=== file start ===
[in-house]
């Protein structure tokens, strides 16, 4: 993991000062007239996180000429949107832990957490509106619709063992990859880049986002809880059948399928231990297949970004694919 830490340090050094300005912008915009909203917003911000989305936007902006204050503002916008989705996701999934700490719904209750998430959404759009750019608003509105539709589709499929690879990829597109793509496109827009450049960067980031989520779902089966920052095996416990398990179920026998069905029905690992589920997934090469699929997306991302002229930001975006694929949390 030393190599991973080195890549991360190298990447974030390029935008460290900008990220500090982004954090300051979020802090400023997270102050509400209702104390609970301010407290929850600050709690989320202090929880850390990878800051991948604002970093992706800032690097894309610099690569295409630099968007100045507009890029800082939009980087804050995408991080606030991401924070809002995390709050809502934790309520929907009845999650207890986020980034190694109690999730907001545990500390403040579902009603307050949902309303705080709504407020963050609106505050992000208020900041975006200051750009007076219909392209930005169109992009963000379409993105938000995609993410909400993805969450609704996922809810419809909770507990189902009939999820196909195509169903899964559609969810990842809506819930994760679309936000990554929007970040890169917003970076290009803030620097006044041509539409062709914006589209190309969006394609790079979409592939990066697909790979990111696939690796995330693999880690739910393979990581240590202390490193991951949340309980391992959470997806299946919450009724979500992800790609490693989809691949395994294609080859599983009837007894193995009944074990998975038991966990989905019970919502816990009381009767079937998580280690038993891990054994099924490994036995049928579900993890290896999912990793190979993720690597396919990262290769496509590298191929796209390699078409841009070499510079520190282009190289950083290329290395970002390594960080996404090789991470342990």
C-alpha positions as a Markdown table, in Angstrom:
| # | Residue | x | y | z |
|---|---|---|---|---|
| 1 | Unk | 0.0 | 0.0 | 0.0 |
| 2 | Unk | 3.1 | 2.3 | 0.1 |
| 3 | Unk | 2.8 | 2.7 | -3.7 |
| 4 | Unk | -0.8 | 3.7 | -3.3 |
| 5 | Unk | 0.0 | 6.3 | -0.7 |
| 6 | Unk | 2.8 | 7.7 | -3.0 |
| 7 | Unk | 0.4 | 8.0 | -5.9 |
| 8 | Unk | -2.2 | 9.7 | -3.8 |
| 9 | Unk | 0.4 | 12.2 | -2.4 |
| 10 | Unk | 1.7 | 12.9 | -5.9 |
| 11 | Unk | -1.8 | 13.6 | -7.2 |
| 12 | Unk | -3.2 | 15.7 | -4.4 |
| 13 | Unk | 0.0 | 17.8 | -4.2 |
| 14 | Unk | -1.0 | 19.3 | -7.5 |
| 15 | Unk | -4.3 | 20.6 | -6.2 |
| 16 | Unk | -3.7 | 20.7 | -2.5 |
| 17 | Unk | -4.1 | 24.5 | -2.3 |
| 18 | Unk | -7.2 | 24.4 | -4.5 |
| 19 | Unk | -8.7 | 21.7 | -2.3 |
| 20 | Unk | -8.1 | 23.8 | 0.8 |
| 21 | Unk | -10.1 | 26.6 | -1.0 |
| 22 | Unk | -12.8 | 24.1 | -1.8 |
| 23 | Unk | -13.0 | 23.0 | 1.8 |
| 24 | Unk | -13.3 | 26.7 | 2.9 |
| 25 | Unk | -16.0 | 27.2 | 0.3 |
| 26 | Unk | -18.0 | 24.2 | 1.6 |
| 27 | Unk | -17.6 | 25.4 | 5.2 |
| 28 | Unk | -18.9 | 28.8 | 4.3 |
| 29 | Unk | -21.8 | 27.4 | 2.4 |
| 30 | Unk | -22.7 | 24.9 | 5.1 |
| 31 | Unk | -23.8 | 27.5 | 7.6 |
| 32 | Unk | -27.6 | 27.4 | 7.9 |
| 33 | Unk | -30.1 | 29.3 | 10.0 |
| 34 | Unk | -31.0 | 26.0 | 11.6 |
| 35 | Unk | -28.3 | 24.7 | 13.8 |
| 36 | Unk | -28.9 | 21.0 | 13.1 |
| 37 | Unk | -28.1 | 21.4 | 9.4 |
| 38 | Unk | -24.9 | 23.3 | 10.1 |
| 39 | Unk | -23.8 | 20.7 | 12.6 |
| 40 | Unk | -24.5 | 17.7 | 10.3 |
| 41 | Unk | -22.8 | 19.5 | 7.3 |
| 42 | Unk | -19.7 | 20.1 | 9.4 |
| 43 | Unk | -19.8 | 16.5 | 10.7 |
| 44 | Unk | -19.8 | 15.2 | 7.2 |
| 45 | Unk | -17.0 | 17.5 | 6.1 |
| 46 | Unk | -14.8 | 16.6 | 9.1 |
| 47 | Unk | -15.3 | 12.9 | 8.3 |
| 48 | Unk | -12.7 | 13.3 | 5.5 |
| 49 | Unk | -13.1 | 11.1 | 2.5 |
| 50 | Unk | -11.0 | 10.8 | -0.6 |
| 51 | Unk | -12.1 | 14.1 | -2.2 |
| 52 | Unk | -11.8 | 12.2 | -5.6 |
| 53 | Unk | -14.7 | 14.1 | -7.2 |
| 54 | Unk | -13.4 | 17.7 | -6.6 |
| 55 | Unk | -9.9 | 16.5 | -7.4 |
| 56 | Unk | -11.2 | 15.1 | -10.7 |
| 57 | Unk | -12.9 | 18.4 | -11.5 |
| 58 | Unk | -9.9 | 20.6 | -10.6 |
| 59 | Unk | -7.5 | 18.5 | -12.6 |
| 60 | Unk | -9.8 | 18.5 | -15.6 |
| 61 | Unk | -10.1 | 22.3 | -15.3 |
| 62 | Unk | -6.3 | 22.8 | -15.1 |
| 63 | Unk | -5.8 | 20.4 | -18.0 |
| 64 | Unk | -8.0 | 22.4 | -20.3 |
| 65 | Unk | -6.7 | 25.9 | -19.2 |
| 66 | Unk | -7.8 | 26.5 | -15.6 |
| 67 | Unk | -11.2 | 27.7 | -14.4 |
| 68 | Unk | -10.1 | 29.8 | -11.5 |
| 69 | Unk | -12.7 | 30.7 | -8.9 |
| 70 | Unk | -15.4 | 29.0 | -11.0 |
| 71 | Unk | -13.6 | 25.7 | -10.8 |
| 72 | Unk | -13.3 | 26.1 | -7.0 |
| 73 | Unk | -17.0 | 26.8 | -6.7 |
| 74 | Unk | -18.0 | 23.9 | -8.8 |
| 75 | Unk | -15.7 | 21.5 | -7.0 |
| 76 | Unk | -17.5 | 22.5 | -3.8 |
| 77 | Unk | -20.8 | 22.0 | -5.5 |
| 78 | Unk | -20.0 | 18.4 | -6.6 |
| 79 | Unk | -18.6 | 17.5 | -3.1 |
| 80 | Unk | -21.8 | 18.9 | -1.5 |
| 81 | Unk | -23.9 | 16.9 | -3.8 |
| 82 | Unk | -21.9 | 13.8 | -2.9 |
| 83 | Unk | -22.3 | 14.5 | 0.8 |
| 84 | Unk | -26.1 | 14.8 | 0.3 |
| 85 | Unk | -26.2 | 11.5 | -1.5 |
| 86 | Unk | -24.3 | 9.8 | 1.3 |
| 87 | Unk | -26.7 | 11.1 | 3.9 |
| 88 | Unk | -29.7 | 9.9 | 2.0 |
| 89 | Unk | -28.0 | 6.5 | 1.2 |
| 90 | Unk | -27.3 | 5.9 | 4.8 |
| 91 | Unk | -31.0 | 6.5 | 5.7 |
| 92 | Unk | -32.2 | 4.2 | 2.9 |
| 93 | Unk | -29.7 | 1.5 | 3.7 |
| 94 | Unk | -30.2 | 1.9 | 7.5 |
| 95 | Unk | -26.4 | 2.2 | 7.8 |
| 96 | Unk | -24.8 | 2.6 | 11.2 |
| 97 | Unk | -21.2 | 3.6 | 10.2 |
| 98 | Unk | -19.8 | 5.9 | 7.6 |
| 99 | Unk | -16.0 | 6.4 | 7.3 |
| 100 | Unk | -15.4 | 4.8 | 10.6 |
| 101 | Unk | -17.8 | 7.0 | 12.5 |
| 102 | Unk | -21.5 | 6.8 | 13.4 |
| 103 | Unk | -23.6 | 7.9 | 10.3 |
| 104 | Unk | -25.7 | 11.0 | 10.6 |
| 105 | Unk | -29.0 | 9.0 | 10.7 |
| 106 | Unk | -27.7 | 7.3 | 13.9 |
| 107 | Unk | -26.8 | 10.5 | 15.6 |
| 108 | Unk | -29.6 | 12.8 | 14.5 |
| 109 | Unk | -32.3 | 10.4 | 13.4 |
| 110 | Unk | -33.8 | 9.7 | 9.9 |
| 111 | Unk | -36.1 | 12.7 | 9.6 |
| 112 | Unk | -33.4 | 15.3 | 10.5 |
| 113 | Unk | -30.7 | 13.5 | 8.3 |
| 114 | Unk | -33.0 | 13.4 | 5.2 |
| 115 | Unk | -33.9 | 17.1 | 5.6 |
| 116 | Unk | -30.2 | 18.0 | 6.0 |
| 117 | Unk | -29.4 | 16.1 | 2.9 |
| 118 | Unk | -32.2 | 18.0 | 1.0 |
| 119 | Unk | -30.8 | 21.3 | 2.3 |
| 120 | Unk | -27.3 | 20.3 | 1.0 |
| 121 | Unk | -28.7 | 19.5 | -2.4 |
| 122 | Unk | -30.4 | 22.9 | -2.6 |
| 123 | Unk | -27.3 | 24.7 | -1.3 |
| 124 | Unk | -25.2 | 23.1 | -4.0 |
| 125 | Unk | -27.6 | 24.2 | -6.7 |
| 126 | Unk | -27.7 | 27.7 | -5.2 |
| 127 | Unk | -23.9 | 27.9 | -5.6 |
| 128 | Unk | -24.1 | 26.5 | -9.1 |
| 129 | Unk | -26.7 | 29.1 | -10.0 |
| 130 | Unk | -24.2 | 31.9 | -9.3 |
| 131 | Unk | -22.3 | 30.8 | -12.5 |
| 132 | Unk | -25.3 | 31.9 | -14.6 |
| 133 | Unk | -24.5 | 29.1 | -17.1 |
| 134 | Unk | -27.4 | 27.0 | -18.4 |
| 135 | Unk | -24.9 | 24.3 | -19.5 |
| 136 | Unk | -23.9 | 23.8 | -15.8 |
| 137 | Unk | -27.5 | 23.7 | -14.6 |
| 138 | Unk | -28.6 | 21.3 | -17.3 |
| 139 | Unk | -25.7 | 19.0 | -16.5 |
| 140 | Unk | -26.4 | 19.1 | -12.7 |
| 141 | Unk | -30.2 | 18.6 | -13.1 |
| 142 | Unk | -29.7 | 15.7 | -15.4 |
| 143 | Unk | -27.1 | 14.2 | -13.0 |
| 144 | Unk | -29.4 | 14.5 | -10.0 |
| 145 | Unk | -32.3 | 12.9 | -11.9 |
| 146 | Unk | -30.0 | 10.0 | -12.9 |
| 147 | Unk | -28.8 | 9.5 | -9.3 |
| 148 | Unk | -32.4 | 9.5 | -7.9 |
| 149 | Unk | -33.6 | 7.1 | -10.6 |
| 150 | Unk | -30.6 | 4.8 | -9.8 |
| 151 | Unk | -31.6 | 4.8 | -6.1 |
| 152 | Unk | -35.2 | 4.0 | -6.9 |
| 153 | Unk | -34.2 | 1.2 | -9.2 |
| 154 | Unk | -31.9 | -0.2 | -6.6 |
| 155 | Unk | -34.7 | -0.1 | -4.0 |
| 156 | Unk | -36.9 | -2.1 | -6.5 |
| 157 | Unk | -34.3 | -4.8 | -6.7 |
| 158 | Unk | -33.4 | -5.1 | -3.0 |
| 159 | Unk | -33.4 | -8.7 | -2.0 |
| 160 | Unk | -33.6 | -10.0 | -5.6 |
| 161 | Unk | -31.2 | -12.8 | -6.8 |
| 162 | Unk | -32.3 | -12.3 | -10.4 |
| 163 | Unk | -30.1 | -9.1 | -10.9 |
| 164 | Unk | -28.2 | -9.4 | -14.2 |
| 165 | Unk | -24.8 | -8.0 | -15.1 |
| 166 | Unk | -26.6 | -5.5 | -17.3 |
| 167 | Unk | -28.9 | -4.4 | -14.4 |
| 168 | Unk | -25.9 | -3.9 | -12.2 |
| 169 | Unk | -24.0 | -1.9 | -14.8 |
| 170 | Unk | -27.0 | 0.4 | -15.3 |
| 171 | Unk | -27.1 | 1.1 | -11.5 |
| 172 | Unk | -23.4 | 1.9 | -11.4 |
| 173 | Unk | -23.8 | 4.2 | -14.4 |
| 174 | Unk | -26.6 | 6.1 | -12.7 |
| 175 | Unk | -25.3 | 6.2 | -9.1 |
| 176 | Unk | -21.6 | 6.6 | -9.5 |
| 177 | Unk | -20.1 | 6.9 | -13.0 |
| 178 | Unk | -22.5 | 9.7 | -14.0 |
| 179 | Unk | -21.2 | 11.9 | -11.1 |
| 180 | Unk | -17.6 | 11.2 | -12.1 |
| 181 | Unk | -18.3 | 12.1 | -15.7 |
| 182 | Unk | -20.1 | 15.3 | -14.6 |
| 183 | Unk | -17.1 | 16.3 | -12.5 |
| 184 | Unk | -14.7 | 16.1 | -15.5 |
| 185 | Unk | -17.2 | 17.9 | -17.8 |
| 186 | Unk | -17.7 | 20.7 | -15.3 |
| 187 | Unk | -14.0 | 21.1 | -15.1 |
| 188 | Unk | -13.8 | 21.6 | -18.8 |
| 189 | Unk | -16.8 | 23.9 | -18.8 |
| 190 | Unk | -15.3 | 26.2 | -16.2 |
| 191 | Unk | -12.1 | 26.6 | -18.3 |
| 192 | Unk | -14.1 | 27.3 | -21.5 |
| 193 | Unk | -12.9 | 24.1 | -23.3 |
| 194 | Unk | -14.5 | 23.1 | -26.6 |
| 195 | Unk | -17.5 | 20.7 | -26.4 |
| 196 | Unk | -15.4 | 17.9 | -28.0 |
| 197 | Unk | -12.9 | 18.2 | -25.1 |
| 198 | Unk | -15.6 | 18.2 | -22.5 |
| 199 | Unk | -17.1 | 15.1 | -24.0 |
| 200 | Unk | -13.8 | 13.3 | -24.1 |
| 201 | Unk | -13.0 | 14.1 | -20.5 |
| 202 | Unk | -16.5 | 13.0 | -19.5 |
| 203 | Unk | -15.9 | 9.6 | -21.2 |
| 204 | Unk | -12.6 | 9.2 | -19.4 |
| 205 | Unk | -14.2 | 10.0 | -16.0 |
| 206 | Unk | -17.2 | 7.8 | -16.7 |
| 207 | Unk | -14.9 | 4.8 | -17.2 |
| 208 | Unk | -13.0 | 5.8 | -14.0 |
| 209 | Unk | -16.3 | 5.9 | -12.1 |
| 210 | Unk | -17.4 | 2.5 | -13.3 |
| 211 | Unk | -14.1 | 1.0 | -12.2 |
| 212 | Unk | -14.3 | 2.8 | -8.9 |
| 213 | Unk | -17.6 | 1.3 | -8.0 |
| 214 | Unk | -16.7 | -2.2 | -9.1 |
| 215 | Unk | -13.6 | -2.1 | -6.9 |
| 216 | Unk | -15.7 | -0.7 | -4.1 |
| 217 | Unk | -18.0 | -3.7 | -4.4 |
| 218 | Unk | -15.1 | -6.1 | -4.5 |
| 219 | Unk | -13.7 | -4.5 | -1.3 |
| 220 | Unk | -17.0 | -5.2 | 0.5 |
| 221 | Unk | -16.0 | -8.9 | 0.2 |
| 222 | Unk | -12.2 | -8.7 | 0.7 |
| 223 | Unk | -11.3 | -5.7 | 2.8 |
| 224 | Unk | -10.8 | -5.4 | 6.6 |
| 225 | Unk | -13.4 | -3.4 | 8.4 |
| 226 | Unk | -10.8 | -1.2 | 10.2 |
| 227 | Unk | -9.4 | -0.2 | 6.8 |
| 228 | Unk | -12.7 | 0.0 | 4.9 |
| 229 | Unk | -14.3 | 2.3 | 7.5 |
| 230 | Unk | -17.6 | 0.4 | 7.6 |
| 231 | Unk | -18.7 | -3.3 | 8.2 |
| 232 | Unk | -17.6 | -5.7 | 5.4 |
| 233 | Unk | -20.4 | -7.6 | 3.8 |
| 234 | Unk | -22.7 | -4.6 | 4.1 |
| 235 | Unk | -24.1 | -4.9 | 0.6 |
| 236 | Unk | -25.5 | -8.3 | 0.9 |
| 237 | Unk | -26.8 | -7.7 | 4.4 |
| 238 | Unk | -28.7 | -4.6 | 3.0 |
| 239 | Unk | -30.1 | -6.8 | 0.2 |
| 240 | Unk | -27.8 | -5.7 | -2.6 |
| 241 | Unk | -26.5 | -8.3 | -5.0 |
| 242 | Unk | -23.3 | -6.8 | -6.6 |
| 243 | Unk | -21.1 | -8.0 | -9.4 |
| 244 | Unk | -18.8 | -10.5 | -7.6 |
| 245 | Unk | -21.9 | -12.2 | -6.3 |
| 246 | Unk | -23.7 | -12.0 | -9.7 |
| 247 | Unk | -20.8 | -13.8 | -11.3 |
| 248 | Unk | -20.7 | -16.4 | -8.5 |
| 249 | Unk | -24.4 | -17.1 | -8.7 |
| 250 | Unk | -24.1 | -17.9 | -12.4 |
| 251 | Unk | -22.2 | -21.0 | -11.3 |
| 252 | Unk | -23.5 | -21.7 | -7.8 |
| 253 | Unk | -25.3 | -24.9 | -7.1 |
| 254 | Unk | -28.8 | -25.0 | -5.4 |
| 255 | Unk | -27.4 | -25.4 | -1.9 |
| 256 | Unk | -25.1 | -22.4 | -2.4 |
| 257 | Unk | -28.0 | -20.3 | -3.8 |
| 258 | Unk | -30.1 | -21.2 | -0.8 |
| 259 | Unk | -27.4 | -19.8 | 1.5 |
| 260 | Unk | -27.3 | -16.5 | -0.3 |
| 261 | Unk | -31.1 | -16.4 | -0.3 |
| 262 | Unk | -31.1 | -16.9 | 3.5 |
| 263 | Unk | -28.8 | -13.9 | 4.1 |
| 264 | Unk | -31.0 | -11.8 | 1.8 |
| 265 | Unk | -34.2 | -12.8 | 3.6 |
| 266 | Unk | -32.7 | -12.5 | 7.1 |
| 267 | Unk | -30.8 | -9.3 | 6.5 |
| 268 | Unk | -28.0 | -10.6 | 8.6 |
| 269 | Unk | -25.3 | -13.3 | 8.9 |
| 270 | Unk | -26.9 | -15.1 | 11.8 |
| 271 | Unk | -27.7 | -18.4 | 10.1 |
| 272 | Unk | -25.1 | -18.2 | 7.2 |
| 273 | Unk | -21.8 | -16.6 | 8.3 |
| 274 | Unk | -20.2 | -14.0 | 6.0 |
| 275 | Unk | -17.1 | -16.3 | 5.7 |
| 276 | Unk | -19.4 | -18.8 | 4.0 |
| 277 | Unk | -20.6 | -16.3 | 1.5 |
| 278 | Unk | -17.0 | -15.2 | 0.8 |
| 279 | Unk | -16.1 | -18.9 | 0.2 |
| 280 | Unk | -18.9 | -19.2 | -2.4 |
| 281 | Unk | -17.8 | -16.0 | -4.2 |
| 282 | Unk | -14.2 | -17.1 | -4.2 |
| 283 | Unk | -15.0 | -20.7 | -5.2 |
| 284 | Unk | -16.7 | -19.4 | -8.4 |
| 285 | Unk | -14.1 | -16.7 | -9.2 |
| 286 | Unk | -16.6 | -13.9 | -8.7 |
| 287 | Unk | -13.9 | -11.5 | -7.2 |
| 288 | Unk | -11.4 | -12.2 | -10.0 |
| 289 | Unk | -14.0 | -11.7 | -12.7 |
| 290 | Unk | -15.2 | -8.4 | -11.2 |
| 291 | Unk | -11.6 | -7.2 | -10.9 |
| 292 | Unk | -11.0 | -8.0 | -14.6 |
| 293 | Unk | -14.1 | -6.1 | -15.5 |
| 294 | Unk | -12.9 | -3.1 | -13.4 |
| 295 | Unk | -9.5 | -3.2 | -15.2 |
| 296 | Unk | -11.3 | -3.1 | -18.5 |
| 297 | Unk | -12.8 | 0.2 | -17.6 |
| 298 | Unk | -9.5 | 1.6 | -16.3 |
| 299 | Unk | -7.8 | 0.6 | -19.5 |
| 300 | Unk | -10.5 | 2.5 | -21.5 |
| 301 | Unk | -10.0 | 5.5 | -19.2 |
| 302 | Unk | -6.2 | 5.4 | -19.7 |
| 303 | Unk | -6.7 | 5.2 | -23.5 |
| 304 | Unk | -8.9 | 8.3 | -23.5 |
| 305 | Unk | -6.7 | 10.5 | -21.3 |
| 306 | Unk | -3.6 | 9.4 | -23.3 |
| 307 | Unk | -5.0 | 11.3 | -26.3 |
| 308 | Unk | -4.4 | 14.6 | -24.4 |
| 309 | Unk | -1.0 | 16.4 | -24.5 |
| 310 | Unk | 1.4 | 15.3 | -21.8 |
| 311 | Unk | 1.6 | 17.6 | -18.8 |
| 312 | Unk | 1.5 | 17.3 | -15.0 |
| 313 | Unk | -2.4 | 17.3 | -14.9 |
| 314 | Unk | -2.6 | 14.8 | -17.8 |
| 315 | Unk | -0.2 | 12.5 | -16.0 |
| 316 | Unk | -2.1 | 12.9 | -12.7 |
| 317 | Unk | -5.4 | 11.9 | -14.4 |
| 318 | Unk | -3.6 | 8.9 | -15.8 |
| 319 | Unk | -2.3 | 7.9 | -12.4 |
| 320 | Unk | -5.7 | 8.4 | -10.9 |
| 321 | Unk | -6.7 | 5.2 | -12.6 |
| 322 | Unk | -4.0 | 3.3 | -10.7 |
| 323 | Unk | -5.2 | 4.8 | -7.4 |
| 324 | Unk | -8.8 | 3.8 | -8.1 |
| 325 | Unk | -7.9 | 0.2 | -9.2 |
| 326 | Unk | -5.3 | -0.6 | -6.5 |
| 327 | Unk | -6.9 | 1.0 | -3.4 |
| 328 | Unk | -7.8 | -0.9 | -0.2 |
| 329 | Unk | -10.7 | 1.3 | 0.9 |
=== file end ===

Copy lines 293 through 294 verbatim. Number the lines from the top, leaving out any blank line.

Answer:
| 288 | Unk | -11.4 | -12.2 | -10.0 |
| 289 | Unk | -14.0 | -11.7 | -12.7 |